The Best Laid Plans…

Once again, apologies for the time between posts. Lately there just doesn’t seem to be enough hours in the day.

To catch everyone up, our Grand Adventure has encountered a couple of pause buttons, so to speak.

pauseButton #1: Our term with our realtor completed at the end of November with a total of three showings, zero bites and zero offers. We’ve opted not to renew for now, since Christmas is coming up quickly, and really, not much real estate moves around here in the winter. In the meantime, there are still some projects to do around the place that may make it more appealing. We’ll work away at that as time and money allows. The plan was we weren’t going full-time nomad until the house sells, so based on that alone, we’re here until at least next spring. We’ll list it again once the worst of the season has passed.

pauseButton #2: Mike’s mom has been showing the symptoms of dementia for sometime now. However, in the last year, things have gotten steadily worse, so she’s now at the point where she can no longer safely spend the night by herself, so she comes and stays with us. She’s on a waiting list for a bed in the local senior’s home, but we have no real idea just how long that will take. In the meantime, she seems happy and comfortable when she’s here, so until a bed is available, this is now the status quo.

So nothing will move forward, for a while at least, until she is safely in her new place and we manage to sell Home Sweet Home. A bit disappointing, true, but we’re both OK with it. Right now, his mom and her safety are the most important things. I’ve been very lucky to have such a wonderful mother-in-law over the years, and no matter how long we end up looking after her, I will still feel like I haven’t repaid the kindnesses she’s shown me.

So at the risk of repeating myself, they’re only pause buttons, it’s not a full

My  backyard this evening

In the meantime, life continues to chug along. Winter has arrived once again (didn’t it just leave?) and the kids have already had a couple of snow days off of school. Christmas is getting close and everyone seems to be in a terrible hurry. And while we had hoped just maybe to be off on our Grand Adventure by now, fate has a way of making you dance to it’s own beat, regardless of the best laid plans. Que será será.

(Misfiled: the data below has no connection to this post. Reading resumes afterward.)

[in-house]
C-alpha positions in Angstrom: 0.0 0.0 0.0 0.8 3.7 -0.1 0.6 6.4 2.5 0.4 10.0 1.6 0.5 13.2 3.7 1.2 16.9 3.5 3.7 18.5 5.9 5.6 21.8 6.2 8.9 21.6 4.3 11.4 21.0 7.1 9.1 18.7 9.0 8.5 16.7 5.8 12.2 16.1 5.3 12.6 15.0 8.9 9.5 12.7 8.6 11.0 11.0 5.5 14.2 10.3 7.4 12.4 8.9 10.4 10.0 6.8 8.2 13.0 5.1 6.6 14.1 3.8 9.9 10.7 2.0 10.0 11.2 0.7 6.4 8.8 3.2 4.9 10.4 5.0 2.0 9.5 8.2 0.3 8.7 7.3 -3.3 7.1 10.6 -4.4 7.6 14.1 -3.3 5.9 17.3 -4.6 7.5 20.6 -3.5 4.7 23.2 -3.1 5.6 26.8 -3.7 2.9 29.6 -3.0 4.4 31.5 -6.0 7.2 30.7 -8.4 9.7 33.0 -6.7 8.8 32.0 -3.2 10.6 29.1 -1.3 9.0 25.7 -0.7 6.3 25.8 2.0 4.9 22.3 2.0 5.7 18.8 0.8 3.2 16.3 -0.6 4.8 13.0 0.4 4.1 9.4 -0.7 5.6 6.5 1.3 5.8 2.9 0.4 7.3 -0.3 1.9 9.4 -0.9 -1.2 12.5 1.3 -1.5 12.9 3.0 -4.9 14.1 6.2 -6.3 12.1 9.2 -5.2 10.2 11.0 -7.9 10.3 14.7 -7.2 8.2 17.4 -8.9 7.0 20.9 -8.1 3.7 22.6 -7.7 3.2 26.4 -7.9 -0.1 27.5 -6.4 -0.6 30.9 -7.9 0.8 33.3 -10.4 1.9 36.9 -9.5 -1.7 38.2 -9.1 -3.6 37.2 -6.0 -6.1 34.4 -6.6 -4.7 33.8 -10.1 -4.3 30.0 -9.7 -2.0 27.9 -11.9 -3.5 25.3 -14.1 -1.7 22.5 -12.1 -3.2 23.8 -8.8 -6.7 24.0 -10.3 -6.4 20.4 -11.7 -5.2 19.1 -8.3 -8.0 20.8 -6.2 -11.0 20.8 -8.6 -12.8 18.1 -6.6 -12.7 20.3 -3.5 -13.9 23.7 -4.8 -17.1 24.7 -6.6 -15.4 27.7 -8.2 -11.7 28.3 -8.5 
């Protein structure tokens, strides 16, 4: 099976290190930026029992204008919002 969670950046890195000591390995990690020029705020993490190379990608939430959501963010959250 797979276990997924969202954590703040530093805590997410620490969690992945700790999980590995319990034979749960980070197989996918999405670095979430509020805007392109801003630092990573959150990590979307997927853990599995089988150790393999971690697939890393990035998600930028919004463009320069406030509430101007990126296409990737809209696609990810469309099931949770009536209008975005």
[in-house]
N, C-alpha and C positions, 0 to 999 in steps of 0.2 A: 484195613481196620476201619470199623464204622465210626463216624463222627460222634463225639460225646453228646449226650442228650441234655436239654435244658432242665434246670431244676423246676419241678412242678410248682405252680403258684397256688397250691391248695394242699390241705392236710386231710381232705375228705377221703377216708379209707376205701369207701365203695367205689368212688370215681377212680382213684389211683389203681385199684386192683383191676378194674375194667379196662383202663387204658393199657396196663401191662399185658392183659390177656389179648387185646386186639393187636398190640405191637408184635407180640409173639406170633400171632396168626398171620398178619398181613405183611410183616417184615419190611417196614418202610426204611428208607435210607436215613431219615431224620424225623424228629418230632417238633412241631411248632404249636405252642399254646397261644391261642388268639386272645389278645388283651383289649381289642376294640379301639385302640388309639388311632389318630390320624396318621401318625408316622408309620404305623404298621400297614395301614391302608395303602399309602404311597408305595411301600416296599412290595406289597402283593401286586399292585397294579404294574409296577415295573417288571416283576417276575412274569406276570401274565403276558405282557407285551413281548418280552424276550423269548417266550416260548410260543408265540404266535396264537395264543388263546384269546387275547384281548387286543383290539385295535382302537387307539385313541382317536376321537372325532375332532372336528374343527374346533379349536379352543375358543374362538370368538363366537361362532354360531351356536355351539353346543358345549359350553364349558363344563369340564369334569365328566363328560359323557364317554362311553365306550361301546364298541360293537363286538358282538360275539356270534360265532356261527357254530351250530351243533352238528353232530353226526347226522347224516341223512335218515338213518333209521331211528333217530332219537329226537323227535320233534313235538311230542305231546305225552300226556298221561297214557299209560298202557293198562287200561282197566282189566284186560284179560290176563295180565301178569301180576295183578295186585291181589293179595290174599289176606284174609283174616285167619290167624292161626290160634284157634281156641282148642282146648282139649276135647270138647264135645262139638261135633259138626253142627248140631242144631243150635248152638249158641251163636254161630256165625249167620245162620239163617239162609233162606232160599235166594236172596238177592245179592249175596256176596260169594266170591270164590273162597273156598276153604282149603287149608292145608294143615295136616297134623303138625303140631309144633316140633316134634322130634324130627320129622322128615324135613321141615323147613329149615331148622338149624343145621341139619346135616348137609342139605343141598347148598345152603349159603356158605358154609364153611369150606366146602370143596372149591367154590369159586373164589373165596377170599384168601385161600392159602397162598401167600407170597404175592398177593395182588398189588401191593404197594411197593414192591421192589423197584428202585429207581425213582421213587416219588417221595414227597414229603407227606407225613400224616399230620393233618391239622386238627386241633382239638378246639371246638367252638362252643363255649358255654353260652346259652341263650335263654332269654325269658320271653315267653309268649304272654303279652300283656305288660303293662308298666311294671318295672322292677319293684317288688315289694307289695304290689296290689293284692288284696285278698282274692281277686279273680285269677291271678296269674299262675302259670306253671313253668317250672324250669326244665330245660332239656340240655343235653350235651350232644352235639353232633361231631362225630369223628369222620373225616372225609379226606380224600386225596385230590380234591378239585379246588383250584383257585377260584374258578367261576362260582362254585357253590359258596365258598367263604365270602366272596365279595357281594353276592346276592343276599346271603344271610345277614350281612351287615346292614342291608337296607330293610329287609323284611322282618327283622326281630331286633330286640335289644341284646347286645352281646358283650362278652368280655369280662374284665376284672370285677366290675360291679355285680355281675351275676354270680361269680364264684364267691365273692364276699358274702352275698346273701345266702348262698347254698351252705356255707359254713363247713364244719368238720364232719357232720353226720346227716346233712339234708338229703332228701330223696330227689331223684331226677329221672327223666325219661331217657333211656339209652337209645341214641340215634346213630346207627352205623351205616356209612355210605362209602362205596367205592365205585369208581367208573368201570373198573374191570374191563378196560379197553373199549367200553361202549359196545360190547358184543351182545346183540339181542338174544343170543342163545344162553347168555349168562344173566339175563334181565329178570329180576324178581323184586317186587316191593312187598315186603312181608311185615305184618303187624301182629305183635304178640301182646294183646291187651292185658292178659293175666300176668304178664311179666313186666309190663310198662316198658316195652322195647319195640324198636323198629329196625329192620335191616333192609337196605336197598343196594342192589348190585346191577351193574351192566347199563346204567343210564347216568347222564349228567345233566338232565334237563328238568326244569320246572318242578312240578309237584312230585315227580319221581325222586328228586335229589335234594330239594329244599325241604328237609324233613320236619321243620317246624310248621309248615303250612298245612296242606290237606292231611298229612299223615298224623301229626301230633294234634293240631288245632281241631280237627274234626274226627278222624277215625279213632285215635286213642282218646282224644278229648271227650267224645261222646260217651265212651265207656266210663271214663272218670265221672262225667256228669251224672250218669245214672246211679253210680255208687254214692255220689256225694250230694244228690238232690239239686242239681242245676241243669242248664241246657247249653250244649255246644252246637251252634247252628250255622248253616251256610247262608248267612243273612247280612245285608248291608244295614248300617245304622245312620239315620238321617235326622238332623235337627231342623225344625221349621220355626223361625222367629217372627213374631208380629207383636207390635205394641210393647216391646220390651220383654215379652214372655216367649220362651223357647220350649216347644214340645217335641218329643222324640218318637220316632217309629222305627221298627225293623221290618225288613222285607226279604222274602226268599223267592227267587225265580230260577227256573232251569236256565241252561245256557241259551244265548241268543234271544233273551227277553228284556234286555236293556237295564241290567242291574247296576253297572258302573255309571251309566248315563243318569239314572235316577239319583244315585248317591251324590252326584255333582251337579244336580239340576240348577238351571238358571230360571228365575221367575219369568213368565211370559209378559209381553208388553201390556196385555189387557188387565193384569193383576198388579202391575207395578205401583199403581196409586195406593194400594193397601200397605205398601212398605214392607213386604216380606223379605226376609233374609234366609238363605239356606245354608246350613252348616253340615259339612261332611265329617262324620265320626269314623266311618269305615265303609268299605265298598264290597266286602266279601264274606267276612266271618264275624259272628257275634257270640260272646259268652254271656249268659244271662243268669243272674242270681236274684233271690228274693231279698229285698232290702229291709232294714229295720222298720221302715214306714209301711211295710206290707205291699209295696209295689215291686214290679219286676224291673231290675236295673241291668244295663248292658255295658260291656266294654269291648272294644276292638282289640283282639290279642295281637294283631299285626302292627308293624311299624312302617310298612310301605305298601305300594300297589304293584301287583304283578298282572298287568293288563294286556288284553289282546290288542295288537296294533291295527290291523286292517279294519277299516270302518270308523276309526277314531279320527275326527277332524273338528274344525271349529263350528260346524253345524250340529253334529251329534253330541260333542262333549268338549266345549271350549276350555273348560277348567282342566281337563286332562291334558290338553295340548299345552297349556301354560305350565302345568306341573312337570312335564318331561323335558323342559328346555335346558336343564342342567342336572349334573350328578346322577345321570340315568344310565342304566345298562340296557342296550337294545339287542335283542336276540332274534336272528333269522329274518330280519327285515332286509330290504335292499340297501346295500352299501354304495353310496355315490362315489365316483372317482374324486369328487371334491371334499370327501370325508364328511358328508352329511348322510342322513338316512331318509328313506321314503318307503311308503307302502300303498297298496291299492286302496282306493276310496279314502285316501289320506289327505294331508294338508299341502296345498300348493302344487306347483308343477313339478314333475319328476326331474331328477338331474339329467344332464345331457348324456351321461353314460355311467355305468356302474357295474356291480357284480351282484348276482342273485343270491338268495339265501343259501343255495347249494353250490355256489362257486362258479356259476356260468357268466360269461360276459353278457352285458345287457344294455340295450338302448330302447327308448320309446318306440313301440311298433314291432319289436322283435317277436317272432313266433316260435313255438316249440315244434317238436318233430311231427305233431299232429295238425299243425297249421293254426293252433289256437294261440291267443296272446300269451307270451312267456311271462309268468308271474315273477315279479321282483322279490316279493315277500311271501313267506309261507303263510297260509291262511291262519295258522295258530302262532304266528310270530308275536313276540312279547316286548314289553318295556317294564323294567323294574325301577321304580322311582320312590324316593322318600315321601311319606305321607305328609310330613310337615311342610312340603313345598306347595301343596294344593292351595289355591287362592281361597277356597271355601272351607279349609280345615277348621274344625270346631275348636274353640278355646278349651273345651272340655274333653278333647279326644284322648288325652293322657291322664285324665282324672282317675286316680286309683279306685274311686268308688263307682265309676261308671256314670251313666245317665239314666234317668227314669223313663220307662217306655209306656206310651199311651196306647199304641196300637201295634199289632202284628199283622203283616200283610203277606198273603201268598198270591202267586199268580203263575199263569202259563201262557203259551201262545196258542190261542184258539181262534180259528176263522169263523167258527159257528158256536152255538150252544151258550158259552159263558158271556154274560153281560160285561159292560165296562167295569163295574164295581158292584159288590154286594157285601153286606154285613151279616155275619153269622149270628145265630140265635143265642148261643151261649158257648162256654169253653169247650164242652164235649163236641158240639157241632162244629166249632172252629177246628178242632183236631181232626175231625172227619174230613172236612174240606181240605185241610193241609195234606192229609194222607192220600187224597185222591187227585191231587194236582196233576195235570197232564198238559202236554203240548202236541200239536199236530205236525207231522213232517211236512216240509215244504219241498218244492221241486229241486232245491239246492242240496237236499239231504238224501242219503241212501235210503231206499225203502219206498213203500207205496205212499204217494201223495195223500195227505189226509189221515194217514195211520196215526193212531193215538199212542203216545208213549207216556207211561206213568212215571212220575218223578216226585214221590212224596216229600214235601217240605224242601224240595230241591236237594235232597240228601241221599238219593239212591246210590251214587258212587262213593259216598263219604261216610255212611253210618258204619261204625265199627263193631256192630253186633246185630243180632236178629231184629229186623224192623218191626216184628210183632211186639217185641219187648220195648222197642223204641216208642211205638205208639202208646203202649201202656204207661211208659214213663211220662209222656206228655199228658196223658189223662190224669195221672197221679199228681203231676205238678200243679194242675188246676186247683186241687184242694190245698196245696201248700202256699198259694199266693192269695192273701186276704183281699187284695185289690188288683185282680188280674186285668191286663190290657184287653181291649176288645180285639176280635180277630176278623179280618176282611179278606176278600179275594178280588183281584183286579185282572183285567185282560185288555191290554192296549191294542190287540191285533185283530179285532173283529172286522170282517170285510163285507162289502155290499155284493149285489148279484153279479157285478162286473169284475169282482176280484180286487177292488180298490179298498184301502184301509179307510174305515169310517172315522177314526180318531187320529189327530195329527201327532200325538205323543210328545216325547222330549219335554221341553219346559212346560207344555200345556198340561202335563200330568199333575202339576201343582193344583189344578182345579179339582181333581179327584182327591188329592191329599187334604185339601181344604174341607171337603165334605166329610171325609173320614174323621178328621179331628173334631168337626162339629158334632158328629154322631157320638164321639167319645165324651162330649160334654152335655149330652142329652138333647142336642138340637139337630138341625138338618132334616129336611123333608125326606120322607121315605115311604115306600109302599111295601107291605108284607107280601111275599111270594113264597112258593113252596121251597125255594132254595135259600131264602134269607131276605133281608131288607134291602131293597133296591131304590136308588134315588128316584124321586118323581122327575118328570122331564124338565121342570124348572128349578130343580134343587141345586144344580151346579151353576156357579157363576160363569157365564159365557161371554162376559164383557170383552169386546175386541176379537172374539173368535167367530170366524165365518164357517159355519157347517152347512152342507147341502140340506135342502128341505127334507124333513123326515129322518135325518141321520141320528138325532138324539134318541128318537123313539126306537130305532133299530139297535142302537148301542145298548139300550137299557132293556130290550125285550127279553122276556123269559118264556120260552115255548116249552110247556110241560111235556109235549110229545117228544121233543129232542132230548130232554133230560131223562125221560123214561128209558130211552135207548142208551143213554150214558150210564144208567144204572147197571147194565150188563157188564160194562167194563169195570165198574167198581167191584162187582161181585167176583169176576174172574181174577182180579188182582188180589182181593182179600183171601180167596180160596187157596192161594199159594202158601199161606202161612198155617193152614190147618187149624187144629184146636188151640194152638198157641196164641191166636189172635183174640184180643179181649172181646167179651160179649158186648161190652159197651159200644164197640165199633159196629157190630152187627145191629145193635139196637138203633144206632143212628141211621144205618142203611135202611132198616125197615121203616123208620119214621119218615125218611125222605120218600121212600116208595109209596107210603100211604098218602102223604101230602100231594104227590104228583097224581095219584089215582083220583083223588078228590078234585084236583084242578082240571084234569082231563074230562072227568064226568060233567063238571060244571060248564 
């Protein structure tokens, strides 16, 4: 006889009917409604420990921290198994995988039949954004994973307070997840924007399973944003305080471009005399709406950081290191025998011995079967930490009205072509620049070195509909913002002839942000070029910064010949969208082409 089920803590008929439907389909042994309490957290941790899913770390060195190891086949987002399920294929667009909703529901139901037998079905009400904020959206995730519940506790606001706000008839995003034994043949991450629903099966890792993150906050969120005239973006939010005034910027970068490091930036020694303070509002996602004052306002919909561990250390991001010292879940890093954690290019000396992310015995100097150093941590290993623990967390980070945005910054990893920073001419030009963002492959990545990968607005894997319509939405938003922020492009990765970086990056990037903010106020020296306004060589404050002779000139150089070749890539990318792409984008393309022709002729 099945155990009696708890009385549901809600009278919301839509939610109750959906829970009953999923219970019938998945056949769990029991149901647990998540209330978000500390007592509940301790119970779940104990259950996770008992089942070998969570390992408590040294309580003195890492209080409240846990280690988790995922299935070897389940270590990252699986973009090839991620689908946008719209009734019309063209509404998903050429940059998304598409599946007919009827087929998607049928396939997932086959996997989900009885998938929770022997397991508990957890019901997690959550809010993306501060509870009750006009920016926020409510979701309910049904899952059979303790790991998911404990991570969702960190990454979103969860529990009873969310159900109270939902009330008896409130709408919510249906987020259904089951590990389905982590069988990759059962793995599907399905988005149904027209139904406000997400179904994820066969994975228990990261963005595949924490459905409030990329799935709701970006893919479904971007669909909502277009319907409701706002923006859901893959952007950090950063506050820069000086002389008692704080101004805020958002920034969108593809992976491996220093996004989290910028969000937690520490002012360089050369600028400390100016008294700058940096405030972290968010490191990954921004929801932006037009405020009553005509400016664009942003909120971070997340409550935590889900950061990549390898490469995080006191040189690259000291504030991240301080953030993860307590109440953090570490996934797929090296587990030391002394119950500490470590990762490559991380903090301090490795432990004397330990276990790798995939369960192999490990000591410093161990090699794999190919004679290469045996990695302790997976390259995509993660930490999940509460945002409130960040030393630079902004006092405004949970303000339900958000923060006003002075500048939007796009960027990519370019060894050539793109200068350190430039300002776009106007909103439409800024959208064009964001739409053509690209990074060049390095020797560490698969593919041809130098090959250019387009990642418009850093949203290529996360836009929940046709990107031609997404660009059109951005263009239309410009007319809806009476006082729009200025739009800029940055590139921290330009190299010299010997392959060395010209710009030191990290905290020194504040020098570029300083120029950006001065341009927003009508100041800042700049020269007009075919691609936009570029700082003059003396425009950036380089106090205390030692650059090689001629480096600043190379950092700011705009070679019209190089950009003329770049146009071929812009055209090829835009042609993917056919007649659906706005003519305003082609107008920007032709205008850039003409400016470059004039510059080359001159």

I realize this post is a little shorter than usual, so in the spirit of the season, I’m including a Christmas Story for you.  This was originally printed in the local paper back when I was a bi-weekly columnist.  It’s very dear to my heart, and I’d like to share it with you.

A Unique Gift from a Unique Heart

As the holidays draw nearer to us once again, our thoughts naturally turn to nativity scenes, gifts, angels, smiling children, dill pickles…

Dill pickles?

Doesn’t quite fit the theme? Let me explain…

My maternal Grandfather was what you might call ‘unique.’ Those that knew him would tell you about his unrelenting energy and zest for life. We never called him Grampy. All I can ever remember calling him was Dadoo. How he got that nickname is a story for another time, but let’s just say that it fit him.

My grandmother always said he was going through his second childhood with us grandkids. I’m not so sure he ever grew out of his first. We didn’t think of him so much like a grandfather, but more like a playmate.

When the grandkids would go out in front of his house playing catch, it wouldn’t be long until the neighbor across the street would be calling him, telling him we were going to hit her windows. So, he would come out, and just to bug her I think, he would start tossing the ball around with us. And by the way Mrs. Wrigley, we never did come close to your windows.